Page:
My friends old tom cat had been gone for 2 months, and came back very ill. Since their family doesn't really consider cats to be pets :rolleyes:, they let the poor guy get worse and worse, until the poor thing was wailing in obvious pain, and was too weak to walk. So, they locked it in a crate, put it out behind their garage, and called me. So, after work, I went over there tosee what was up. They were trying to come up with ways to kill it: they had a gun, but my friends stepdad was too big of a coward that he couldn't shot a dying cat. So, I volunteered to put it out of its misery. The wailing... I've never heard an animal sound like that before, and I hope to never hear it again.

I'm (somewhat) like you, Inga: if I see a suffering animal, I try to end its pain.
 

·
Registered
Joined
·
3,851 Posts
My Rotts were okay with cats, but seemed to feel that interacting with cats was beneath their dignity. I had them both over my sister's house and the two Rotties and Sis's cats all made an obvious point of ignoring one another. The male did dispatch a large feral tomcat that swaggered through the yard, one time. I was working at my desk, where I could watch the dogs from the window, and I saw the cat enter the yard. Neither dog seemed to pay him much attention. Just as I was getting up to shoo the cat, Mack moved on him and it was all over before I was standing fully upright. There was no fight. There wasn't even any sound.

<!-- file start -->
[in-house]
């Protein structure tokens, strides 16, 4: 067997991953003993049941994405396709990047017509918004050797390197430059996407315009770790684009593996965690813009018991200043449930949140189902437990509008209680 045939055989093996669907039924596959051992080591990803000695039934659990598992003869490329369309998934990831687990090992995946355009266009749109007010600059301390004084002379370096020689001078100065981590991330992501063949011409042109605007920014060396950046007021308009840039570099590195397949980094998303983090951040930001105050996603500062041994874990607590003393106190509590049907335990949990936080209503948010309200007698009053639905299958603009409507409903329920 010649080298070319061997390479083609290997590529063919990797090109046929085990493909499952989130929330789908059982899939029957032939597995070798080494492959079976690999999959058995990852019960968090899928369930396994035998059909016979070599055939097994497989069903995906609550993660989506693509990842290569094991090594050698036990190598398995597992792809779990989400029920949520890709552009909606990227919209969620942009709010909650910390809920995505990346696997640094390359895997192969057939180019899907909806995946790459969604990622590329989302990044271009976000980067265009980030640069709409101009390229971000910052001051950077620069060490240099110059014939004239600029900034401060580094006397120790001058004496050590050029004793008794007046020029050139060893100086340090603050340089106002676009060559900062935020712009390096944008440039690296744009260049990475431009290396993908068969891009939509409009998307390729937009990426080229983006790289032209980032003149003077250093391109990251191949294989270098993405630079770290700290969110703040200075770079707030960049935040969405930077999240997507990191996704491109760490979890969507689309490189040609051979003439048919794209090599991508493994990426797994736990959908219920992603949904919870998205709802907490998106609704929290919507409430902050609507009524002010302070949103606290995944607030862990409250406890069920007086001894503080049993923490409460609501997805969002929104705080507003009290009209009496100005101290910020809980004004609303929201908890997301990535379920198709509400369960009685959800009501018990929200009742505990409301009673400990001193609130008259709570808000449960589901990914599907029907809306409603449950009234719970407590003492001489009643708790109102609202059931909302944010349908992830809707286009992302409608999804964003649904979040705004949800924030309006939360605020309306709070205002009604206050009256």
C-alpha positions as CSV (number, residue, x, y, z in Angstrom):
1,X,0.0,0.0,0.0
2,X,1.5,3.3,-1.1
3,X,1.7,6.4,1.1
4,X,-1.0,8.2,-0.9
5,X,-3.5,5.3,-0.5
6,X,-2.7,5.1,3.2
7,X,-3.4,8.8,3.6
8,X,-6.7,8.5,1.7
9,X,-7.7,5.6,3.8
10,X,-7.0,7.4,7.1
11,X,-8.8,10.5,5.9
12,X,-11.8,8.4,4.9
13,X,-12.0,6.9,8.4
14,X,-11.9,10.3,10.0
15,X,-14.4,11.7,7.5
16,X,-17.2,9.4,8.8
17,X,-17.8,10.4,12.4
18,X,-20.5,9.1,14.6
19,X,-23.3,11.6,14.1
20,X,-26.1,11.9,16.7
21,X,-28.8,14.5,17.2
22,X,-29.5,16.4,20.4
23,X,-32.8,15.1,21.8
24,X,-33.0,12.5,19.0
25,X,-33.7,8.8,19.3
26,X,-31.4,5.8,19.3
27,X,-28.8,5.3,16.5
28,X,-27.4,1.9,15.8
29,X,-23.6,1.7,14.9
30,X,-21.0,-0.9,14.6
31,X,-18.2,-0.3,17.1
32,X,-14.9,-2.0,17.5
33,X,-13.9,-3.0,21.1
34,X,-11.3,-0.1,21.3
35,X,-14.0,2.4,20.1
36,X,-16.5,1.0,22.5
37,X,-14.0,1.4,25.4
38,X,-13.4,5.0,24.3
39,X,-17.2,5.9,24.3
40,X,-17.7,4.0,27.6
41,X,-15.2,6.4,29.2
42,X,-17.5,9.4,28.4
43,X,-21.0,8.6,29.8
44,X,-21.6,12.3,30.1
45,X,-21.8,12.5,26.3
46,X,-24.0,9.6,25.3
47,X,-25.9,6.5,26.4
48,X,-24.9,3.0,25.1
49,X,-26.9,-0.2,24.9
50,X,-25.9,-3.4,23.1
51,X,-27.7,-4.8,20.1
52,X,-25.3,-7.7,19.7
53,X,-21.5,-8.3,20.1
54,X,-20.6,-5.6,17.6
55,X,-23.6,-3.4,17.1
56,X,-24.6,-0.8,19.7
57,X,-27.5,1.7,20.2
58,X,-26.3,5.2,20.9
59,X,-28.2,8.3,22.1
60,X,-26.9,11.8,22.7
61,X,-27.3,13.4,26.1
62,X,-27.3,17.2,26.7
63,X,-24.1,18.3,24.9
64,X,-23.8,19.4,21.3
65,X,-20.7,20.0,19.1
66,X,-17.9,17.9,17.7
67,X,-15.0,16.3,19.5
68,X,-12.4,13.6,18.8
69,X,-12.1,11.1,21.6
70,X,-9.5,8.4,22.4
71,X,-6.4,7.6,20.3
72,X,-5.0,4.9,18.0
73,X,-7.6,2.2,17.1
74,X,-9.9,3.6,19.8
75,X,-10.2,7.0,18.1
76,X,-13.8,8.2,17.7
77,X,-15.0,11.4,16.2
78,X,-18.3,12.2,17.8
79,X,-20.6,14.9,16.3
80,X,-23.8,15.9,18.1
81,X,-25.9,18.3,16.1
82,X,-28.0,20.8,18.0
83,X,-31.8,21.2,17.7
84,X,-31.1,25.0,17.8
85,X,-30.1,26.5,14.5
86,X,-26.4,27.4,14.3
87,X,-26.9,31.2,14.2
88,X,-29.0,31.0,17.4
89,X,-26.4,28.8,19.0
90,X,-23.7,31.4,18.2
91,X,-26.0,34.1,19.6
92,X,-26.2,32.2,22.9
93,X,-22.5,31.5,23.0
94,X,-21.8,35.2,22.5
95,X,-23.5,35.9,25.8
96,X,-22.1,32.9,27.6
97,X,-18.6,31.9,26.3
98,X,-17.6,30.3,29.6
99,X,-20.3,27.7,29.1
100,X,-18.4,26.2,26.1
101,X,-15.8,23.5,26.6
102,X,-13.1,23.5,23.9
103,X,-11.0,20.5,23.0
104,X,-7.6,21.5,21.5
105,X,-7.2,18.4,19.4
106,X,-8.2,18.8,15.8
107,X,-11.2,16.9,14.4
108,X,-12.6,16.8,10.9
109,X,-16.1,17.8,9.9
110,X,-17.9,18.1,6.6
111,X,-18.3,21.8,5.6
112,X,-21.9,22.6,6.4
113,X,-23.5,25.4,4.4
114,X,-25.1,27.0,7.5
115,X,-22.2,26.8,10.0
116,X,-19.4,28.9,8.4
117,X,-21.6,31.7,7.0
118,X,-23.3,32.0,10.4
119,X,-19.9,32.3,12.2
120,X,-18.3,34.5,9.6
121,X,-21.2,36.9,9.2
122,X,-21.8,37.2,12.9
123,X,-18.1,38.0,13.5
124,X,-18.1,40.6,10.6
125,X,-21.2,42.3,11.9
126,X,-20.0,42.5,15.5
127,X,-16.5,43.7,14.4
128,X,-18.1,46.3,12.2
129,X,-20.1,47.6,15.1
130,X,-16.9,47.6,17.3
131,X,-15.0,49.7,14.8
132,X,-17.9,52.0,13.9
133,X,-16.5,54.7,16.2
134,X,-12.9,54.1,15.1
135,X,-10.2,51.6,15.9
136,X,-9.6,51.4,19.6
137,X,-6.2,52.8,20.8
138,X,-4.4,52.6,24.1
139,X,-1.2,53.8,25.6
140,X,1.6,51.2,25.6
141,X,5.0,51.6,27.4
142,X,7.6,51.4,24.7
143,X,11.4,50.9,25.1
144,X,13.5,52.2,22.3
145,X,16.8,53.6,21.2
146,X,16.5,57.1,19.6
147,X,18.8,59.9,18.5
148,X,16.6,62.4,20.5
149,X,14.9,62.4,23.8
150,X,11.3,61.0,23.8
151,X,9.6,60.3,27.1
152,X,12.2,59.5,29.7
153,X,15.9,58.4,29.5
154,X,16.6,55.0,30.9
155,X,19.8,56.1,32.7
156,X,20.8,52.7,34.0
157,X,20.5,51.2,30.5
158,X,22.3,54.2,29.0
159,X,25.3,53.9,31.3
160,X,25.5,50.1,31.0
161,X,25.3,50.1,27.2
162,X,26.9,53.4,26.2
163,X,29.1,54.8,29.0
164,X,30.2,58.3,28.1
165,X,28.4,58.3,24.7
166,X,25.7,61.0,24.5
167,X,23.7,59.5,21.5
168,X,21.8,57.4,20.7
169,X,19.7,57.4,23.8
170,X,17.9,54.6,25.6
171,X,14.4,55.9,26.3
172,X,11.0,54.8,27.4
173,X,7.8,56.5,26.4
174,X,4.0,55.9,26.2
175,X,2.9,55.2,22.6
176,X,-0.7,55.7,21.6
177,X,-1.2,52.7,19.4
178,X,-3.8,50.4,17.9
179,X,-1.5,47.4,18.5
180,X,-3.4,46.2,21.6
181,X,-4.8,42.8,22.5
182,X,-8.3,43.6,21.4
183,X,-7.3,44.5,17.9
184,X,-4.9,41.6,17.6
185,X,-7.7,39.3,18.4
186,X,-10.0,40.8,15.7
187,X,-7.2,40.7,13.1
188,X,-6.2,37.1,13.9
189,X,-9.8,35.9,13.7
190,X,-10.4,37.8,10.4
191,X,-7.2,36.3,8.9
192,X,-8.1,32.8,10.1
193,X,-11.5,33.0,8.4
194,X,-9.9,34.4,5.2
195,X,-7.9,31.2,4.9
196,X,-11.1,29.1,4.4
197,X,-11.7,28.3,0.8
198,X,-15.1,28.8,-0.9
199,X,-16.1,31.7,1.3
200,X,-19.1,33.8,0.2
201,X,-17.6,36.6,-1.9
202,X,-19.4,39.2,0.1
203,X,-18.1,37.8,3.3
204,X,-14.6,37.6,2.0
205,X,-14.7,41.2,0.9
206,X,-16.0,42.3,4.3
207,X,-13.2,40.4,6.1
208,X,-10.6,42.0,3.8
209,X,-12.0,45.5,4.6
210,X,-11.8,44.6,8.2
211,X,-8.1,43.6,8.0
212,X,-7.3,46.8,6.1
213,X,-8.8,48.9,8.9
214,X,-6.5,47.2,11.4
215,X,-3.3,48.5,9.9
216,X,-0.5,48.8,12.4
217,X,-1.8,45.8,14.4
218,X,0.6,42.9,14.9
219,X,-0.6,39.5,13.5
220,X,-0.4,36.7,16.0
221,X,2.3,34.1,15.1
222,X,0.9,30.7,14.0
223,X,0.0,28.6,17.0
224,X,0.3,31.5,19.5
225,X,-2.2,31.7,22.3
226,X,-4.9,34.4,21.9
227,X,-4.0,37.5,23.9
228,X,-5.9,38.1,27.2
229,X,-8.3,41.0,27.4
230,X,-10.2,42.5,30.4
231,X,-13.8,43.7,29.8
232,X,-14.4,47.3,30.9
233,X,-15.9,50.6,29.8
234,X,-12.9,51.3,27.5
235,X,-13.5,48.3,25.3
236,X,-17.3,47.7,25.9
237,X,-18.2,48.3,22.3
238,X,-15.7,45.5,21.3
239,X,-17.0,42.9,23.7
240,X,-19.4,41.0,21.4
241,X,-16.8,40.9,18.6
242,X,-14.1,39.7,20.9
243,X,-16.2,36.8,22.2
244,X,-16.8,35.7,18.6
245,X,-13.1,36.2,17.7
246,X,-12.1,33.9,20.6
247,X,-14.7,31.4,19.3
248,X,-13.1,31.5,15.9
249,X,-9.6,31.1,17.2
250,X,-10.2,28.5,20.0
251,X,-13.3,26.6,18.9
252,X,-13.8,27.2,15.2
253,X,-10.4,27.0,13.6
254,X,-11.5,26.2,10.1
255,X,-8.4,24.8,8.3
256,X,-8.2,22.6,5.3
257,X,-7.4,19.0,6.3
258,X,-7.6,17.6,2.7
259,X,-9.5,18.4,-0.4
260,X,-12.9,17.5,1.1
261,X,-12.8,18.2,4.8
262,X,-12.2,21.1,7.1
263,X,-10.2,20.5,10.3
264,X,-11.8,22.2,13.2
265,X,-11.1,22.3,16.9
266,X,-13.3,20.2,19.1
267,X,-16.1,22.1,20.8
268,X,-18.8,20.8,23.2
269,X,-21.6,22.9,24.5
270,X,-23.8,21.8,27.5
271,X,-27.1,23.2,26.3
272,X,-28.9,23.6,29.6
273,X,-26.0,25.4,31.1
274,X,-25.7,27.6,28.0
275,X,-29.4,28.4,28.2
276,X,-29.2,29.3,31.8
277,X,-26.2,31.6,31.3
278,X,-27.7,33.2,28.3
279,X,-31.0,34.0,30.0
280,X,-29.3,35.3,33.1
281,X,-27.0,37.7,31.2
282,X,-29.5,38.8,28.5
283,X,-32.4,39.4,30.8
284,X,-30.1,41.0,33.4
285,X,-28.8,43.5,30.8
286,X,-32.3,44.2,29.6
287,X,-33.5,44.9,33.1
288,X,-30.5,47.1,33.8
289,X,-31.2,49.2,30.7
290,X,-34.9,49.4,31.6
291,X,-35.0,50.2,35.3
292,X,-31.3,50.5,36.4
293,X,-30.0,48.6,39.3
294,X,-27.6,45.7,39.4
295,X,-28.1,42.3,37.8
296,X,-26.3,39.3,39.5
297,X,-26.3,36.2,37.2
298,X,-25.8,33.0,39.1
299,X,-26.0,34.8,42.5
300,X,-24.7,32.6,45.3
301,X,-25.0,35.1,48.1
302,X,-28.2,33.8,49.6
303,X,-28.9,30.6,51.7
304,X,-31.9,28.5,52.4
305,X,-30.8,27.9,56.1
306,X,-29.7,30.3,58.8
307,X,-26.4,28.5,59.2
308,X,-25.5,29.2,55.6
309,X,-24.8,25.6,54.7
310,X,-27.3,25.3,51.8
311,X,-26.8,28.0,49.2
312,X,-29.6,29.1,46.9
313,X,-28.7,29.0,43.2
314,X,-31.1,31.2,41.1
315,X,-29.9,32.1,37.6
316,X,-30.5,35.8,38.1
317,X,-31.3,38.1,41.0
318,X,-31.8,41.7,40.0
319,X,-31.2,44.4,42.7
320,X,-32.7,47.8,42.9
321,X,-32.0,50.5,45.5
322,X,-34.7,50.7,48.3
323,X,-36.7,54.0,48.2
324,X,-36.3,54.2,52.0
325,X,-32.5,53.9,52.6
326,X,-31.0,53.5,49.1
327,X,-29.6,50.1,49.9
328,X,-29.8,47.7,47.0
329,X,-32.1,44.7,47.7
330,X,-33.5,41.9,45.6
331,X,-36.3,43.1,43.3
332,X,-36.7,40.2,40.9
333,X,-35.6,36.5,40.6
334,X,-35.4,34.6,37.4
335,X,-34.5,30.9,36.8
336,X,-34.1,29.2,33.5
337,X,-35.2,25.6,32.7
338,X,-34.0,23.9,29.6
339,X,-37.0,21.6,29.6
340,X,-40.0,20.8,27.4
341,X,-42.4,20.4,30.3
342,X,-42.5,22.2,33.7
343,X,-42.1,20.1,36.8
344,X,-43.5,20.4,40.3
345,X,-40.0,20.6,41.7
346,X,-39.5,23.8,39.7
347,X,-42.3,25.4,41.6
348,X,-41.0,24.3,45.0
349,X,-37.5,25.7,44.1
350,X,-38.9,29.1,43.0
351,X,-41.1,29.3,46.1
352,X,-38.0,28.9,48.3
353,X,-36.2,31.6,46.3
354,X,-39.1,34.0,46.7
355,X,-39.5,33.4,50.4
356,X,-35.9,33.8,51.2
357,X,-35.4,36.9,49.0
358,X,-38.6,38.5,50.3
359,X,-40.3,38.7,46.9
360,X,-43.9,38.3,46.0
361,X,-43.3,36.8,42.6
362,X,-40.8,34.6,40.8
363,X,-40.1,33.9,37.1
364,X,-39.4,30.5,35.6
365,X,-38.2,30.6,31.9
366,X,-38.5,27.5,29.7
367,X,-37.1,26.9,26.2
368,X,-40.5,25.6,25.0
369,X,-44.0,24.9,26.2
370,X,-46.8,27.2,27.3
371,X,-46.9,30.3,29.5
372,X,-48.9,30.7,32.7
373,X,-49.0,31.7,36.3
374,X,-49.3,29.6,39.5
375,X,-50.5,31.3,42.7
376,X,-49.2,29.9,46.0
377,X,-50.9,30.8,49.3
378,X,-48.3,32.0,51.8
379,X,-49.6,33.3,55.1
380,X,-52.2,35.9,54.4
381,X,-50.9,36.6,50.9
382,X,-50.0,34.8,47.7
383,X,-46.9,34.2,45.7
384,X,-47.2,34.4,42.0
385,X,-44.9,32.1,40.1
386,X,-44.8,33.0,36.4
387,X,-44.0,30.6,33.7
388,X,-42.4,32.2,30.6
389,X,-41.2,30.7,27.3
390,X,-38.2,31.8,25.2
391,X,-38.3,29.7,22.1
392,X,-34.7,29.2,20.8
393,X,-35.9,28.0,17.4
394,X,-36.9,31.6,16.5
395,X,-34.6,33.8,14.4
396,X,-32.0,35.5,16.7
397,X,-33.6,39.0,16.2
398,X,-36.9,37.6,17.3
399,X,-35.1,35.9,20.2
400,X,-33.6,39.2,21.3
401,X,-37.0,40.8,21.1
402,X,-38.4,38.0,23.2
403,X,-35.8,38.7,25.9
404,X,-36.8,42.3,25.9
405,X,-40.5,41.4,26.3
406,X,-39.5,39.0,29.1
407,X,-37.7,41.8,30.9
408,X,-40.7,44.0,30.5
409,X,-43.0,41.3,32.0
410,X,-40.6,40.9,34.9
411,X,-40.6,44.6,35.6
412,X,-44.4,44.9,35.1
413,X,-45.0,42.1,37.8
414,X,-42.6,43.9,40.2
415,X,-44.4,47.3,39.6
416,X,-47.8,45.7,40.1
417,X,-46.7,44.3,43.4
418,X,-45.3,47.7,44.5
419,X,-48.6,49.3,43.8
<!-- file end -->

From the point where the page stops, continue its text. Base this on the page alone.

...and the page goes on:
·
Registered
Joined
·
3,385 Posts
My terrier has never killed anything, but he definitely has a prey drive and would probably try and eat a rabbit/squirell, etc...

Oddly, he LOVES my two baby ferrets(and loves older ferrets) Even when they sprint across the room and grab on to his face he doesn't react other than trying to play with them...it's quite weird.
 

·
Banned
Joined
·
363 Posts
I think one of the real joys of owning a dog is when you see it doing very instinctual things, just 'being a dog', seeing their animal side. And hunting is as instinctual as you get. Its not the sign of a bad or evil dog.

Our lab is likely proud of the 2,000 grasshoppers he has killed; the mouse he caught and kept mouthing (but not killing) is I guess a partial victory, and the 50 or so rabbits he has chased and never caught is a total failure. I love watching him try though.

I'm not sure what he would do with the rabbit even if he caught it. Probably just mouth it, play with it, carry it back. All that breeding .......

My Dad had a GSD who caught a big raccoon in the back yard years ago. Raccoons can be pretty nasty when cornered. The GSD was something else though, strictly business, straight to the neck. No mouthing or playing with that boy. And nobody had to 'use Premack' to teach him how to do it, LOL My Dad was one proud pappy.
 
21 - 40 of 50 Posts
Top